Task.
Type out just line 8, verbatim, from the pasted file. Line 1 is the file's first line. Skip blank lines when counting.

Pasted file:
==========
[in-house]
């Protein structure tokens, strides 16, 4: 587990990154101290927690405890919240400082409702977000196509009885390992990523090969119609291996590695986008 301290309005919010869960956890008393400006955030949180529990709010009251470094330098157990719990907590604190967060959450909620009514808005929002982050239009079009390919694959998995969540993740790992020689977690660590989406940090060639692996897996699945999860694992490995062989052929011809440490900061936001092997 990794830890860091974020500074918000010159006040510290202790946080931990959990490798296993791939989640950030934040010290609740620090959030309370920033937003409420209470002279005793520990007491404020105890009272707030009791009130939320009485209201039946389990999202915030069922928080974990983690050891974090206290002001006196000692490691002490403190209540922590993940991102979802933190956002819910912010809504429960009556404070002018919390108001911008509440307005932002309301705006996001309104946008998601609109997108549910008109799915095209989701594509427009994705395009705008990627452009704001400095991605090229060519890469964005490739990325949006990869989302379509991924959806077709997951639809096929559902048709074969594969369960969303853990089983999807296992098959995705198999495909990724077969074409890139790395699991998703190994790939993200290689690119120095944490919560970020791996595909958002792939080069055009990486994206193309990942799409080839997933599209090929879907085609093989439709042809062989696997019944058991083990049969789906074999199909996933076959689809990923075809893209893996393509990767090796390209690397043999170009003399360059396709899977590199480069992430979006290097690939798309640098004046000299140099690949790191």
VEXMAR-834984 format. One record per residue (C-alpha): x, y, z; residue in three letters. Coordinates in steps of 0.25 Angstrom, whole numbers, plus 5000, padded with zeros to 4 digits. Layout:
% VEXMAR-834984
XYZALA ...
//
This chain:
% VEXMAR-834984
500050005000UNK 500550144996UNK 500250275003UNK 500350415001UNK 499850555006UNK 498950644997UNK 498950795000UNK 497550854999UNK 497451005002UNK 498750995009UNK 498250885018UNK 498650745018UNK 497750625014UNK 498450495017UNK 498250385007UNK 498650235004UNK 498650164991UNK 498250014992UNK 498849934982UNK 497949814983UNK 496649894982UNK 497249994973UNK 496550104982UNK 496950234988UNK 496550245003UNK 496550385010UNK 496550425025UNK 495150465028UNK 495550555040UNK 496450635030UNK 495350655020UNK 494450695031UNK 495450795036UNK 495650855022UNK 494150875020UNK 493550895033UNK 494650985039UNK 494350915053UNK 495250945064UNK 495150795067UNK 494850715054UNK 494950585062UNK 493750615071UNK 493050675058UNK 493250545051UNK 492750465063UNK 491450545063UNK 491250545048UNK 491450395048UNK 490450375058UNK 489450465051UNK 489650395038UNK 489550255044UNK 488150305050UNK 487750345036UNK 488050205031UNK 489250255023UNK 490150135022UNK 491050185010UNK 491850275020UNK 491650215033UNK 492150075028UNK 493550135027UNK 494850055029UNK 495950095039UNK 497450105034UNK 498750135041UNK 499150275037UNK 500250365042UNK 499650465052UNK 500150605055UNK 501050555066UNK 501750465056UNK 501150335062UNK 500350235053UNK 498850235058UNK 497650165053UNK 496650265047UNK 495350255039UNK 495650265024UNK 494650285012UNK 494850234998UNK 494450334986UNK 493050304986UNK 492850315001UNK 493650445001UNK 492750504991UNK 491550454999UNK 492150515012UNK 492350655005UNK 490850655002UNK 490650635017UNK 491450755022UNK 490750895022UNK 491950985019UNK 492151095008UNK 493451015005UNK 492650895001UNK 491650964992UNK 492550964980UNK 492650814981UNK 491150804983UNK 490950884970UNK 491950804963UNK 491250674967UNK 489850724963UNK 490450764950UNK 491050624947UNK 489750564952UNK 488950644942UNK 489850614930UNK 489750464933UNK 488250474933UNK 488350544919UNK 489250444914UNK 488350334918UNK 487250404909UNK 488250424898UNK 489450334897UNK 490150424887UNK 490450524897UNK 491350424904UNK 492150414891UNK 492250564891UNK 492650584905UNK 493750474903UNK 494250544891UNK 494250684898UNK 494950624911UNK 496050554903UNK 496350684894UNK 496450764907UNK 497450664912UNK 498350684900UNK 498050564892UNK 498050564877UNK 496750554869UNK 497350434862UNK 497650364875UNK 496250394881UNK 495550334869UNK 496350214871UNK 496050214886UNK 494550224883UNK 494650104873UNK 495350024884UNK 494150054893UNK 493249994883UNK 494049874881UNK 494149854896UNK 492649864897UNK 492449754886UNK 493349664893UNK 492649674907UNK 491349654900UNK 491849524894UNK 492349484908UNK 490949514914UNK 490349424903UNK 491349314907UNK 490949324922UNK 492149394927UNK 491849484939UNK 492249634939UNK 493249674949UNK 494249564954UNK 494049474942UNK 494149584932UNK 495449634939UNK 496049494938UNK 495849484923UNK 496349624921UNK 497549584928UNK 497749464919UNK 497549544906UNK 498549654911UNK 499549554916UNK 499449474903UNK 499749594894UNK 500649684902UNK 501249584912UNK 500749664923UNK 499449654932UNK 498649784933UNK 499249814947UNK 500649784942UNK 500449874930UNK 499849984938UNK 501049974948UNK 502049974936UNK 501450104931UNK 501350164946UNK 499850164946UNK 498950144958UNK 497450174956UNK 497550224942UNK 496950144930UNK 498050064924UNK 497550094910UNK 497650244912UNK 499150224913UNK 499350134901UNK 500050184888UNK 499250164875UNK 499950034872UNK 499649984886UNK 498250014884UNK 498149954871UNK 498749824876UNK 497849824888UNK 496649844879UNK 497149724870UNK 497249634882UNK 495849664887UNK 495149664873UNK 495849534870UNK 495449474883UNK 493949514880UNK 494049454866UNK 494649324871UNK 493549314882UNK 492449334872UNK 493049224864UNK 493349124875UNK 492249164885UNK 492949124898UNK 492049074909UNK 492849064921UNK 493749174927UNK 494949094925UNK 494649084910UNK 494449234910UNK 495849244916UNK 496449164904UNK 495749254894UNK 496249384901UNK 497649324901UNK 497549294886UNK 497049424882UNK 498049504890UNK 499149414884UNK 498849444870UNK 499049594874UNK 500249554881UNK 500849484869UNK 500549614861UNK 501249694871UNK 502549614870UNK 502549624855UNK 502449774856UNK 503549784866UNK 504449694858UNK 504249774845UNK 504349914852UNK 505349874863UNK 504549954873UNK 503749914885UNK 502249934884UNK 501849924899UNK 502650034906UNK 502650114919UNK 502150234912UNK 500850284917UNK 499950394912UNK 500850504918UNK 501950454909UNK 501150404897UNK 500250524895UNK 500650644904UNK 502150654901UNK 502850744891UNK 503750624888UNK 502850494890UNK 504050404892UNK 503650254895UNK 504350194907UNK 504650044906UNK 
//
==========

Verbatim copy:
% VEXMAR-834984